Travis County, he notes, lets defense counsel look at the prosecutors file on misdemeanors, but not for more serious felonies. I agree with most of what he says except this: The information about their case that criminal defendants are entitled to in Texas before trial hardly qualifies as "discovery" in any meaningful sense of the word - certainly not in the same sense civil attorneys get to use discovery in their cases. Spencer writes:
When someone gets arrested in Austin, Texas and comes to see me for help with their case, one of the things they are usually surprised to find out about the system is the length of time it takes to get a copy of the police report – several months for a misdemeanor, sometimes never on a felony.It's a travesty of justice to let anyone go to trial without having first shared the evidence that accuses them. How could anyone prepare a defense?
That’s right: I said sometimes never on a felony – at least until after a witness has testified during trial, and has used the report to refresh his memory.
We are actually fortunate in Travis County that the prosecutors, at least on misdemeanors, are so generous with sharing “their police report” with the defense lawyers. The law in Texas does not require that they do so.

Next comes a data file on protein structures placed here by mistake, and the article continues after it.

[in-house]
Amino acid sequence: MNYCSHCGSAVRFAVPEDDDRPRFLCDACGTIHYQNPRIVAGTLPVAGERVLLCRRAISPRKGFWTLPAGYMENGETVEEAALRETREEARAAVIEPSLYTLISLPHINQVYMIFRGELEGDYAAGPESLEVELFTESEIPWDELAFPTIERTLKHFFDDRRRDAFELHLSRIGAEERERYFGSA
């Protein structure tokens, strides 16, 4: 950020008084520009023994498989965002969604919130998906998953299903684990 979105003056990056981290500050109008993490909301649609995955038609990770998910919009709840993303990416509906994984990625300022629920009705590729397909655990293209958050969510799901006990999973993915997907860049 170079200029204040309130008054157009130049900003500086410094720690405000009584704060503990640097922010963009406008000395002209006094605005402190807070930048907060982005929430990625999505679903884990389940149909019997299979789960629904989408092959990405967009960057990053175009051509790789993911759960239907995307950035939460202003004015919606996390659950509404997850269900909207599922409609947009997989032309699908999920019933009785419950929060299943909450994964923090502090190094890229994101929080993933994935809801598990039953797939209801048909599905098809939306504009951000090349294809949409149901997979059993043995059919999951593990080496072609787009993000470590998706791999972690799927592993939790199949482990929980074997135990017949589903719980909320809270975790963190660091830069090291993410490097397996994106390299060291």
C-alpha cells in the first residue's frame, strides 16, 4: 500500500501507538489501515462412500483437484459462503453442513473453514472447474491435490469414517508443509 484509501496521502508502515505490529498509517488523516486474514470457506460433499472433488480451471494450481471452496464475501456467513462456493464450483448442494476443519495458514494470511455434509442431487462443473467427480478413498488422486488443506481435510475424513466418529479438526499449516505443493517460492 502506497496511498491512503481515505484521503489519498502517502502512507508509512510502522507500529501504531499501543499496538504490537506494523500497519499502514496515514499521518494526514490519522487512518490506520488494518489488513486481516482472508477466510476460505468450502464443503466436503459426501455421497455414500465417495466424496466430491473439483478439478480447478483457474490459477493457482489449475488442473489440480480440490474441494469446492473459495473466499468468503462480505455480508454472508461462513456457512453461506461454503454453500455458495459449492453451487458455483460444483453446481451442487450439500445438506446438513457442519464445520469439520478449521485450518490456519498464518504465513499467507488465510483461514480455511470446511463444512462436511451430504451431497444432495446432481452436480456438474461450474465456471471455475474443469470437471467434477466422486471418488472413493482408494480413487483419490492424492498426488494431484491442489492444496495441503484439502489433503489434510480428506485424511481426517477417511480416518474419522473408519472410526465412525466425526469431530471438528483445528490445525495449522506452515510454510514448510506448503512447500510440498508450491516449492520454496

Spencer may think local lawyers are "fortunate," but the truth is Travis County prosecutors allow access to misdemeanor files to move cases through the system more quickly, hardly out of the goodness of their hearts. If a defendant knows prosecutors have him dead to rights and he can plea out to probation or a short jail sentence, the process works more smoothly for everybody when that information is shared.
For felonies, though, where defendants have a greater liberty interest and should arguably have a greater need to examine the evidence with which they'll be accused with in court, even Travis County doesn't let defendants see that information.
Texas legislation to allow reciprocal discovery (where both prosecutors and defense counsel would enjoy pre-trial discovery rights) passed the Texas Senate unanimously in 2005 but did not get out of the House Criminal Jurisprudence Committee after receiving a public hearing. That committee will have a new chairman in 2007, so maybe the bill will benefit from fresh legs.
This is an idea whose time should have come years ago - like maybe in the reforms after the Salem Witch Trials.